About Financial Reporting and Analysis for the Level I CFA Exam

This forum contains discussion of Financial Reporting and Analysis topics for the Level I CFA exam.

  • Financial Reporting and Analysis is covered in Study Sessions 6, 7, 8 and 9
  • Financial Reporting and Analysis has an exam weight of 15%

Study Session 6

“This study session introduces the principal information sources used to evaluate a company’s financial performance. Primary financial statements (income statement, balance sheet, cash flow statement, and statement of changes in equity) in addition to notes to these statements and management reporting are examined. A general framework for conducting financial statement analysis is provided. The session also includes a description of the roles played by financial reporting standard-setting bodies and regulatory authorities.”
Source: CFA Institute

Study Session 7

"This study session addresses the three major financial statements—the income statement, the balance sheet, and the cash flow statement—by examining each in turn. The purpose, elements of, construction, pertinent ratios, and common-size analysis are presented for each major financial statement. The session concludes with a discussion of financial analysis techniques including the use of ratios to evaluate corporate financial health. "
Source: CFA Institute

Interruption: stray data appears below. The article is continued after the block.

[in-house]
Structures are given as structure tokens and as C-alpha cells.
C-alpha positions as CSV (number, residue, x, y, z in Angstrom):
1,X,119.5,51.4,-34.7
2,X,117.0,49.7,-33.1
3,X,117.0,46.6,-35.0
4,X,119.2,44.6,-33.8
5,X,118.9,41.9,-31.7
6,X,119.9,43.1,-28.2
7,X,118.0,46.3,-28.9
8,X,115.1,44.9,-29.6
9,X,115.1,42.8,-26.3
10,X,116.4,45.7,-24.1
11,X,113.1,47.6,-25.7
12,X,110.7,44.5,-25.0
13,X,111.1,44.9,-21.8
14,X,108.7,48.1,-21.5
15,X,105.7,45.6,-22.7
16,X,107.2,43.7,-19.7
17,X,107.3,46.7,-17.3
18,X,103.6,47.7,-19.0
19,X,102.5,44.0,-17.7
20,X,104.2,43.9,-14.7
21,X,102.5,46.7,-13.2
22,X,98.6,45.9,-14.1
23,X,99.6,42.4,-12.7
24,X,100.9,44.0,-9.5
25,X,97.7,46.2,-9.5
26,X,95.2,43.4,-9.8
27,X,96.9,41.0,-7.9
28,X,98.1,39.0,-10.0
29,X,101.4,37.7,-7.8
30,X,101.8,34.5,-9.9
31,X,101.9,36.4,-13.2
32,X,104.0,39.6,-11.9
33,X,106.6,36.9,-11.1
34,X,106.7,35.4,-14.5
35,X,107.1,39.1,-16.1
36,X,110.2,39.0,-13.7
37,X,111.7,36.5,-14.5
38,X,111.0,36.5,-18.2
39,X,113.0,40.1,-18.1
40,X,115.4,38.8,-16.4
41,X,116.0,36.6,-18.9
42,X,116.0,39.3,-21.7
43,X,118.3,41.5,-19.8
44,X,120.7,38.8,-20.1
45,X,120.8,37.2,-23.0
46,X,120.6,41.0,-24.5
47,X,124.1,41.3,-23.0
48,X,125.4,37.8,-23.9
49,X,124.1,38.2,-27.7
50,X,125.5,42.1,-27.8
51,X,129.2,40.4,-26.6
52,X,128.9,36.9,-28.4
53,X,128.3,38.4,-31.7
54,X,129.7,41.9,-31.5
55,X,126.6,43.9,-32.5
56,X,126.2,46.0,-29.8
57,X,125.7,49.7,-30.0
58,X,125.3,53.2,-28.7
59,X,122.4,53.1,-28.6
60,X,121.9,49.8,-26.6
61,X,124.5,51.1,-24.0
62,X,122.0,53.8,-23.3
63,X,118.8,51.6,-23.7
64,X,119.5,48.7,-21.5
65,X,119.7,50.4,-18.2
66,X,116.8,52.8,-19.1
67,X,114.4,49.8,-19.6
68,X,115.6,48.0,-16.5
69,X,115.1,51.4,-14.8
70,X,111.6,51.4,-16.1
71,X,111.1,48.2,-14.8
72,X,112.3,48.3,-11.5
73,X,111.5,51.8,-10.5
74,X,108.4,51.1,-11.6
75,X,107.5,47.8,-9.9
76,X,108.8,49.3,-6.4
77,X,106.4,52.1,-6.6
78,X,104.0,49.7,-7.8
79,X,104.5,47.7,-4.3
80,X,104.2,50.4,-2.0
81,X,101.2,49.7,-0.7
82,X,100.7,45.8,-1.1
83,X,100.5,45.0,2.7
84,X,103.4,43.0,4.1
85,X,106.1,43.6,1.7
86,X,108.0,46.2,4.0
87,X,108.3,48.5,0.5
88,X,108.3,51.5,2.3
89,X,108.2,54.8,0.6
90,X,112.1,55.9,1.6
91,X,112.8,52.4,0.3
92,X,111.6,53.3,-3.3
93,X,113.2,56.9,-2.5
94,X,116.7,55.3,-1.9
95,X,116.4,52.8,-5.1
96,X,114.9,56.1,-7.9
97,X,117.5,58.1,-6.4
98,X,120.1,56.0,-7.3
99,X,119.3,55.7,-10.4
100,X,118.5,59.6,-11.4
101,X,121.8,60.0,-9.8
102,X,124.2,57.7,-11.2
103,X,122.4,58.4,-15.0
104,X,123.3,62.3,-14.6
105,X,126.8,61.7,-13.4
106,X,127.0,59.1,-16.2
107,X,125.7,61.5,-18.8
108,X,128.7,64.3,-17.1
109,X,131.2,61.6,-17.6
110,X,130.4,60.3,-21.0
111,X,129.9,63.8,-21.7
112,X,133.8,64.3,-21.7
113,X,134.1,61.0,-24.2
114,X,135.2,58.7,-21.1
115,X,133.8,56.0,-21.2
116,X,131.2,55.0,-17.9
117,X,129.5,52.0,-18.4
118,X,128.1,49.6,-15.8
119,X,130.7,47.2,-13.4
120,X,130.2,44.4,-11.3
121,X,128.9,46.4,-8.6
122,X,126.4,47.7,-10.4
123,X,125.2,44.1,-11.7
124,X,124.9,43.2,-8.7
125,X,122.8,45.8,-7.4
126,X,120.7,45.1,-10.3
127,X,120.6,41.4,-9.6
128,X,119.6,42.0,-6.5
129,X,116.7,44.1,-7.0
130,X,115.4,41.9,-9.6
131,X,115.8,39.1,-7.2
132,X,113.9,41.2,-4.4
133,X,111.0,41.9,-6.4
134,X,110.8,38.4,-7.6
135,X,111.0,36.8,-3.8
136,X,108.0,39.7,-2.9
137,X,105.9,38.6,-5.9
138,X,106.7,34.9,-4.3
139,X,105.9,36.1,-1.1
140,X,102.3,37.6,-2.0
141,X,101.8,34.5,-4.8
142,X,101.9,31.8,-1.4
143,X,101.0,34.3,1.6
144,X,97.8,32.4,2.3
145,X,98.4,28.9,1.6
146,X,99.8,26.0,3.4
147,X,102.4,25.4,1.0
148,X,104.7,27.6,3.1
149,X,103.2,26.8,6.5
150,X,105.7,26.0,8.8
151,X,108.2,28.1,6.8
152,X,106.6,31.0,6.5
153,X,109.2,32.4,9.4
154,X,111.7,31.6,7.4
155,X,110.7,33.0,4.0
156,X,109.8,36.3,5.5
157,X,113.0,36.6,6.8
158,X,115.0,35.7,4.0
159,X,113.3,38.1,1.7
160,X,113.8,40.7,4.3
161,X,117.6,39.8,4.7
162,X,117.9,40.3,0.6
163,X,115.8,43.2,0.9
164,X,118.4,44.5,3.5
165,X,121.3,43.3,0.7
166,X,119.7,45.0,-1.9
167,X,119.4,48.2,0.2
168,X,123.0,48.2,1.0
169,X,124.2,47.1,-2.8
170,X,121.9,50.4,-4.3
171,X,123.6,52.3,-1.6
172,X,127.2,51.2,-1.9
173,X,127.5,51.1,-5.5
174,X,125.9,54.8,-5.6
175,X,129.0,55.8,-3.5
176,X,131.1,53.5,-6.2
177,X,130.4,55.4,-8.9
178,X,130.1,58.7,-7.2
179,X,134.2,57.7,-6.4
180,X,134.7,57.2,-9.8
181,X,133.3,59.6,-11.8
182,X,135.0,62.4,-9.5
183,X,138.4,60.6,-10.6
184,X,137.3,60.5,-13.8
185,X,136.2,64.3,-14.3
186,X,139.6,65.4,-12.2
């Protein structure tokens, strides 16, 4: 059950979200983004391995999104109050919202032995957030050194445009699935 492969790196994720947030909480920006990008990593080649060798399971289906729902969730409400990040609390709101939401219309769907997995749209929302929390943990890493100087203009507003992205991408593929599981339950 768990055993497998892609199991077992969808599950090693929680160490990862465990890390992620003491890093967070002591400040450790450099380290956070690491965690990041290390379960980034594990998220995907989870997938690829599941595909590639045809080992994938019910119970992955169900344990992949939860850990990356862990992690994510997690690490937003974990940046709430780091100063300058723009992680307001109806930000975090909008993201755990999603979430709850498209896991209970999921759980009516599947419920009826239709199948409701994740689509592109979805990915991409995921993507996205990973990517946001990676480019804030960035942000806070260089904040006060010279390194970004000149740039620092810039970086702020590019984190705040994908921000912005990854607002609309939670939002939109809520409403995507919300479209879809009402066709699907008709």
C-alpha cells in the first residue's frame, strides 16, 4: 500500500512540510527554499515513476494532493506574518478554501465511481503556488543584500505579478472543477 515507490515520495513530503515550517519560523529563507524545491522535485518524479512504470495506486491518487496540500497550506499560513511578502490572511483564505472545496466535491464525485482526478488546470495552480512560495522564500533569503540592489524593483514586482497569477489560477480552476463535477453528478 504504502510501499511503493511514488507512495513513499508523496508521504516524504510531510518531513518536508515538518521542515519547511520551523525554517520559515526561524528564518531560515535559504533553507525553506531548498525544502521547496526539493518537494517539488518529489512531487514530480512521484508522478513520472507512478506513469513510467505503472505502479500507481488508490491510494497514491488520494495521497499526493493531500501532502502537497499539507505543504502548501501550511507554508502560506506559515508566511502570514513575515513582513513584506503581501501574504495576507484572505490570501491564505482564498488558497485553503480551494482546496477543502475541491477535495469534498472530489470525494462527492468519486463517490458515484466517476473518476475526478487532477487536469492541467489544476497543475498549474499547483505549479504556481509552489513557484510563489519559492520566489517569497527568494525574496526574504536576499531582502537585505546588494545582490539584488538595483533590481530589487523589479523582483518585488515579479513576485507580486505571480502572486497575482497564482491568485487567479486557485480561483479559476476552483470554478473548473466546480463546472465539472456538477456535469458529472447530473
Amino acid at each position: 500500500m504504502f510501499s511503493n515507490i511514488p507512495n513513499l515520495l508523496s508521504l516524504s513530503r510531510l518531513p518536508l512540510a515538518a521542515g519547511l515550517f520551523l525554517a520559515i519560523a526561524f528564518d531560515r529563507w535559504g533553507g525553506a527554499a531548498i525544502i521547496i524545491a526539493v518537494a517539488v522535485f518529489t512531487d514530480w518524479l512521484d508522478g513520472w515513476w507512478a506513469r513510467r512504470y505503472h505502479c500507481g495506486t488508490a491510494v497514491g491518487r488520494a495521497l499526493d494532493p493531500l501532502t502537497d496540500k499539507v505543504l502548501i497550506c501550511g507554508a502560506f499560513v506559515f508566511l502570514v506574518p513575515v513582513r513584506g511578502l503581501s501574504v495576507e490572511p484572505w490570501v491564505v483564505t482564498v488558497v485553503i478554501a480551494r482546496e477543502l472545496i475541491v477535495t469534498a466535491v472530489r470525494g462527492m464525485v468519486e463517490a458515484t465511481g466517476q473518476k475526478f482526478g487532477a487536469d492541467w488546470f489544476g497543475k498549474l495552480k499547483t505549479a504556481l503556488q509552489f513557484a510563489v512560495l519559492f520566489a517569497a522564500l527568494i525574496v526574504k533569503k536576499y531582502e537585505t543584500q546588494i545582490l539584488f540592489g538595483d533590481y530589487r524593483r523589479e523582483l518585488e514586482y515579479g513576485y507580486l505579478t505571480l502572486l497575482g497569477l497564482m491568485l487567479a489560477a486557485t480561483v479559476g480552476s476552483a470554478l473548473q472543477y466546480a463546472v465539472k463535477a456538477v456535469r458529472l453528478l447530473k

Study Session 8

“This study session examines financial reporting for specific categories of assets and liabilities. Inventories, long-lived assets, income taxes, and non-current liabilities are examined in greater detail because of their effect on financial statements and reported measures of profitability, liquidity, and solvency. For these items in particular, the analyst should be attentive to chosen accounting treatment, corresponding effect on reported performance, and the potential for financial statement manipulation.”
Source: CFA Institute

Study Session 9

“This study session introduces the concept of financial reporting quality. The session examines the financial reporting quality differences that may exist between companies and the means for identifying them. Warning signs of poor or low quality reporting are covered. The application of financial analysis techniques to evaluate a company’s past and projected performance, assess credit risk, and screen for potential equity investments follows. Common adjustments to reported financials to facilitate crosscompany comparisons conclude the session.”
Source: CFA Institute